The Presidential Commission for the Study of Bioethical Issues was established in November 2009 and is chaired by Dr. Amy Gutmann, President of the University of Pennsylvania and renowned political philosopher and educator. The Bioethics Commission has dealt with topics ranging from neuroscience, to Ebola, to whole genome sequencing, and more. All of the Bioethics Commission’s reports can be viewed and downloaded for free at A major point of emphasis for the current Bioethics Commission is to educate and inform the nation about bioethics. So far, in its tenure, the Bioethics Commission has created and disseminated materials for a variety of audiences in traditional and non-traditional educational settings. To date over fifty education materials have been developed and are disseminated freely through the website.

Stay tuned to this blog for upcoming posts on the “History of Bioethics”!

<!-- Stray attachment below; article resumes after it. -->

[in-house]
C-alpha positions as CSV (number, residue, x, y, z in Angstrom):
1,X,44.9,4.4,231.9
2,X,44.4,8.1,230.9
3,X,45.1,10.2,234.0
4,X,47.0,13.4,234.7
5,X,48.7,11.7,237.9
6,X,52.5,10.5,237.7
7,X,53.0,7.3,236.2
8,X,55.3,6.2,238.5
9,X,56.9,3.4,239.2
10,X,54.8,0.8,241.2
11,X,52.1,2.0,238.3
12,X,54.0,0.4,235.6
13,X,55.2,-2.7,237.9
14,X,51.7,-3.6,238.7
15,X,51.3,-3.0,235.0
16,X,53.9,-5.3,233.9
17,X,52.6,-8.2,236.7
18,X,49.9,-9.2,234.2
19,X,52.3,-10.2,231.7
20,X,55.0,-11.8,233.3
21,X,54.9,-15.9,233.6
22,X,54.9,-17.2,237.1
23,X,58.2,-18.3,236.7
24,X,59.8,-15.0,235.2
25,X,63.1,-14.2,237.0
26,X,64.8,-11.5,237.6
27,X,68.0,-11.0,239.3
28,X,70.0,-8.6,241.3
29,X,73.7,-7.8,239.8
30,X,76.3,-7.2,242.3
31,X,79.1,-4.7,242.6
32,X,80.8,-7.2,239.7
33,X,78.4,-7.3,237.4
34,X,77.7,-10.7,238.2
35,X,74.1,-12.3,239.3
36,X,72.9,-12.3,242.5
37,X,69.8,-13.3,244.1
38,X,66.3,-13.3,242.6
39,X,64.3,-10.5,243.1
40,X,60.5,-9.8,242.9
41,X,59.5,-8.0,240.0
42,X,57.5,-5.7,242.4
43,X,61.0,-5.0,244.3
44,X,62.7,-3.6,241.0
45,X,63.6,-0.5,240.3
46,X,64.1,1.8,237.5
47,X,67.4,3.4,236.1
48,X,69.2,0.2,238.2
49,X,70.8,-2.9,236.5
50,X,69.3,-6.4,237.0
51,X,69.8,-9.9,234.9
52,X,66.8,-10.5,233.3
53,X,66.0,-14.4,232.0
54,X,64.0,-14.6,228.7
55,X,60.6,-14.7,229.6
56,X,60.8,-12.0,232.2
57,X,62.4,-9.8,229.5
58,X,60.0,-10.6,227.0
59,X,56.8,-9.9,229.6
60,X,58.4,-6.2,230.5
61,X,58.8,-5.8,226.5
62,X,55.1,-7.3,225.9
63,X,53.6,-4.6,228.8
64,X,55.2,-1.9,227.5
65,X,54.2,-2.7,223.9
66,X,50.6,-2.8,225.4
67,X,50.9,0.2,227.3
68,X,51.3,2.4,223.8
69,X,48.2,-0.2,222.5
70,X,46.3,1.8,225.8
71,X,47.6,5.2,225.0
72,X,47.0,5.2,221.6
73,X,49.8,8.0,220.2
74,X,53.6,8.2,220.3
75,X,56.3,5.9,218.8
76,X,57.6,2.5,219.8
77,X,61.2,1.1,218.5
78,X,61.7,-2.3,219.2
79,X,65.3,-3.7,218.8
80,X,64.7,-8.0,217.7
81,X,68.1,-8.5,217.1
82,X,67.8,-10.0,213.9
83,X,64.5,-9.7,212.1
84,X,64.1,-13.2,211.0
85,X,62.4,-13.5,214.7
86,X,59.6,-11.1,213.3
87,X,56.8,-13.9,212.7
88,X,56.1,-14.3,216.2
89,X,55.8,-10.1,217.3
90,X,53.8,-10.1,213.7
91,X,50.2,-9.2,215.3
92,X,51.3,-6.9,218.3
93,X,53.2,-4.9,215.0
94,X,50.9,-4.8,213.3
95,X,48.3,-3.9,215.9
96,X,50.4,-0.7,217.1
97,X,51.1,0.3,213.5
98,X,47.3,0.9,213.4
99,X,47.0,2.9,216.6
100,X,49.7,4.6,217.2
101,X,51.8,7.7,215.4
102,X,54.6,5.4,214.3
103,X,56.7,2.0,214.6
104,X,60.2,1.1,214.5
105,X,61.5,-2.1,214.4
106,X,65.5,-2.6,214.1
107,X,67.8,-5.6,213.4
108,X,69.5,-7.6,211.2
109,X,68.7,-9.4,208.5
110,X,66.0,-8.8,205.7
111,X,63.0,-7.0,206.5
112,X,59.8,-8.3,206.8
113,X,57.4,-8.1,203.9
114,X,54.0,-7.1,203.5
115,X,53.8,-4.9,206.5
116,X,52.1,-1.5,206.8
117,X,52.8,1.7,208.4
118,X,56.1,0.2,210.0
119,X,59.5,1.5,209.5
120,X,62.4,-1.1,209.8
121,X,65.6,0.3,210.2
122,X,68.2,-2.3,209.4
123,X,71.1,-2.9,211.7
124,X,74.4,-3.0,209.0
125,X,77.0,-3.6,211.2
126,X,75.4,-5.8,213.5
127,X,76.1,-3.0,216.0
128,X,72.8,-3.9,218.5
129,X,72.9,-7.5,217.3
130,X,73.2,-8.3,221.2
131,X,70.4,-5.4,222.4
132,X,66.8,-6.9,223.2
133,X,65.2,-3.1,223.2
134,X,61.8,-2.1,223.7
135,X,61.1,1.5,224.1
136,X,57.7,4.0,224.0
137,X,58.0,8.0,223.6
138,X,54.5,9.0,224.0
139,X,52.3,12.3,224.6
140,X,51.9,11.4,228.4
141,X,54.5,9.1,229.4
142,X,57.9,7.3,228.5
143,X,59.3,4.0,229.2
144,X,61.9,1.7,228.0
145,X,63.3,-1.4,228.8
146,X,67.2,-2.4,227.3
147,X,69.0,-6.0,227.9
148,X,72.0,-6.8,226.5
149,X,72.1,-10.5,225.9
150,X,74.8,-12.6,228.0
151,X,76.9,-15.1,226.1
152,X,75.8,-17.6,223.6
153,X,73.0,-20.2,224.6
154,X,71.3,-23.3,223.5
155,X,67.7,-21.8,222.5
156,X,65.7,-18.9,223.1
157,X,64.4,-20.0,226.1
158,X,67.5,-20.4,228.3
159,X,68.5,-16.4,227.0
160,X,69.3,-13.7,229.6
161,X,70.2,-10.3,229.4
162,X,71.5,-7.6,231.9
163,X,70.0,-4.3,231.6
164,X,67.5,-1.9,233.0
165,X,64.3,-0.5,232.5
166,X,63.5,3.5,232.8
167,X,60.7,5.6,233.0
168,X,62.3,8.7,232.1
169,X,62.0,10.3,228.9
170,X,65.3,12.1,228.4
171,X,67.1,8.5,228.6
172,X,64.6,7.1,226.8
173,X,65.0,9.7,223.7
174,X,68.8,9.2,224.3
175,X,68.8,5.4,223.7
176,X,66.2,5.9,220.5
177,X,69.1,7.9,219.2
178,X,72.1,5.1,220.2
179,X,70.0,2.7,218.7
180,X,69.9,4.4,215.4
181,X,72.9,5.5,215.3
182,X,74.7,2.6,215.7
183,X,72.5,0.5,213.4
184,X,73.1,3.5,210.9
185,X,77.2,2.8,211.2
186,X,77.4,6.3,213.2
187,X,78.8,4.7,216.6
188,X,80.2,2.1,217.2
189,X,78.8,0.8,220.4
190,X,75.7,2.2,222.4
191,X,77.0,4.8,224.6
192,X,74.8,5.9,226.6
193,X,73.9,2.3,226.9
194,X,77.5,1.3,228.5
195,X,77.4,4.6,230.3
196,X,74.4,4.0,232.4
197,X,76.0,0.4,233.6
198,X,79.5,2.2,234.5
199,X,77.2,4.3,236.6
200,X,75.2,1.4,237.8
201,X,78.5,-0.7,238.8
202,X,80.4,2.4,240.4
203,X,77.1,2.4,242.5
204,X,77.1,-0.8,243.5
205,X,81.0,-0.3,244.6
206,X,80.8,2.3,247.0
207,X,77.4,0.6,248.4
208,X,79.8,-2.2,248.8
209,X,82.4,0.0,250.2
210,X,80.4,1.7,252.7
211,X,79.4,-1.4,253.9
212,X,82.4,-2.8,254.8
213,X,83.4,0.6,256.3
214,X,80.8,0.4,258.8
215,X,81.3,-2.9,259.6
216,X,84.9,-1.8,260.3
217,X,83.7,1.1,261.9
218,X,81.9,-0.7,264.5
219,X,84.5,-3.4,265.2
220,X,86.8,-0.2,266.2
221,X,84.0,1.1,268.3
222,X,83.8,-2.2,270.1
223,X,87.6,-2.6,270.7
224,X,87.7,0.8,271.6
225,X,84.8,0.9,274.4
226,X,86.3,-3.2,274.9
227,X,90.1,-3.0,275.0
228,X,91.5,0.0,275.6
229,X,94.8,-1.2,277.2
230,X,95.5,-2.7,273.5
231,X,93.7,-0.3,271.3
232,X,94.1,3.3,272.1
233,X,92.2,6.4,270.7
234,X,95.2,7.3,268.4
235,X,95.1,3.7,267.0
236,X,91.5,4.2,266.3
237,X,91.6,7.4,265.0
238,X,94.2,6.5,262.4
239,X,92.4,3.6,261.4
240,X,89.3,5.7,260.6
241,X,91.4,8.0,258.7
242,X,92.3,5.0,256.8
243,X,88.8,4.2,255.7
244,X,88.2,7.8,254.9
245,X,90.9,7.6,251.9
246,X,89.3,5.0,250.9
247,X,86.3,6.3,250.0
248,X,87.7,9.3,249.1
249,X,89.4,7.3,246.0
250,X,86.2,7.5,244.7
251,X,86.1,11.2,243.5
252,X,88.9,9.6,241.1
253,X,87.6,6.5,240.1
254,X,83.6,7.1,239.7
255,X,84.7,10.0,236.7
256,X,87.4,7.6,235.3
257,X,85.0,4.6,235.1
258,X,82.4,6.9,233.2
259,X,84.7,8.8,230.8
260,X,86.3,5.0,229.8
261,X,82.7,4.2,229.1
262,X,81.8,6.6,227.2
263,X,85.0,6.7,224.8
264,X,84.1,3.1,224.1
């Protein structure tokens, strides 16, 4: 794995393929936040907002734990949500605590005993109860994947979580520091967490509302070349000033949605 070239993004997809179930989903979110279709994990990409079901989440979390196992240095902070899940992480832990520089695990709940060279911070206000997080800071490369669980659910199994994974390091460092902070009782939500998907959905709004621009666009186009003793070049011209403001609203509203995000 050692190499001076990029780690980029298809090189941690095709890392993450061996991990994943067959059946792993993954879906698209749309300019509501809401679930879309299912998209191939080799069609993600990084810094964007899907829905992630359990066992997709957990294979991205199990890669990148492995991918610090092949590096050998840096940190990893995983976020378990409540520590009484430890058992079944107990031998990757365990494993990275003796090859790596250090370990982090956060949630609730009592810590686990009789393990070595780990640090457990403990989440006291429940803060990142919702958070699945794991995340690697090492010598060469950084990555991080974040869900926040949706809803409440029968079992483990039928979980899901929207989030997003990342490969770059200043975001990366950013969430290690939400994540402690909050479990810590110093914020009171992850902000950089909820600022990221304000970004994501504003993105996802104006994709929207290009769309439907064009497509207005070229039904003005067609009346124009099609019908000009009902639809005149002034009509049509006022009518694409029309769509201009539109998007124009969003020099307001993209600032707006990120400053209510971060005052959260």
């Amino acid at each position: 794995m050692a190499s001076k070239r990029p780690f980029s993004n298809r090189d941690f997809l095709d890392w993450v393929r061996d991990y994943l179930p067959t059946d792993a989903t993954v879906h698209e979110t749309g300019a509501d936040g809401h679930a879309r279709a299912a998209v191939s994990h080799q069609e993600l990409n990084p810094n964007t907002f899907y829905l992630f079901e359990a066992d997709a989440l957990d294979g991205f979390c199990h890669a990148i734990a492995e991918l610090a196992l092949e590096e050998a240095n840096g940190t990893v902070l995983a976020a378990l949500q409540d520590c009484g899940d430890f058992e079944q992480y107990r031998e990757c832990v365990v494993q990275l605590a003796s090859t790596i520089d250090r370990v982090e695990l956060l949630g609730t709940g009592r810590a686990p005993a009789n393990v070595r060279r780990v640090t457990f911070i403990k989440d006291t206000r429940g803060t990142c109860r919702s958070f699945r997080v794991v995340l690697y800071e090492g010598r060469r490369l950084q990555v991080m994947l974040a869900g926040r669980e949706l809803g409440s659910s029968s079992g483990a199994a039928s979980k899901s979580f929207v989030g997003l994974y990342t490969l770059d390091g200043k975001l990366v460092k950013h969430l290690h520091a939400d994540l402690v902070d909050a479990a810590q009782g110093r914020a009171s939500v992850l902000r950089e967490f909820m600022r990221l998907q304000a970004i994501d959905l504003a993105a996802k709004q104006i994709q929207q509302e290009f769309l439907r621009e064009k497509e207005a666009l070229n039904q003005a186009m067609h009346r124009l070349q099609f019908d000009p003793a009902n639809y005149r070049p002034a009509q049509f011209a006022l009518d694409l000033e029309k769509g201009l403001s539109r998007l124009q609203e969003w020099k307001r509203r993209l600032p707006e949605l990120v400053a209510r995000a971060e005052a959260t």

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Introducing “Anticipate and Communicate” Thu, 12 Dec 2013 19:01:59 +0000 We all need to know how to better manage health information that we did not expect. Today, the Presidential Commission for the Study of Bioethical Issues (Bioethics Commission) released its report Anticipate and Communicate: Ethical Management of Incidental and Secondary Findings in the Clinical, Research, and Direct-to-Consumer Contexts. Commission Chair Amy Gutmann, Ph.D., discussed the report in a Policy Forum piece published today in Science.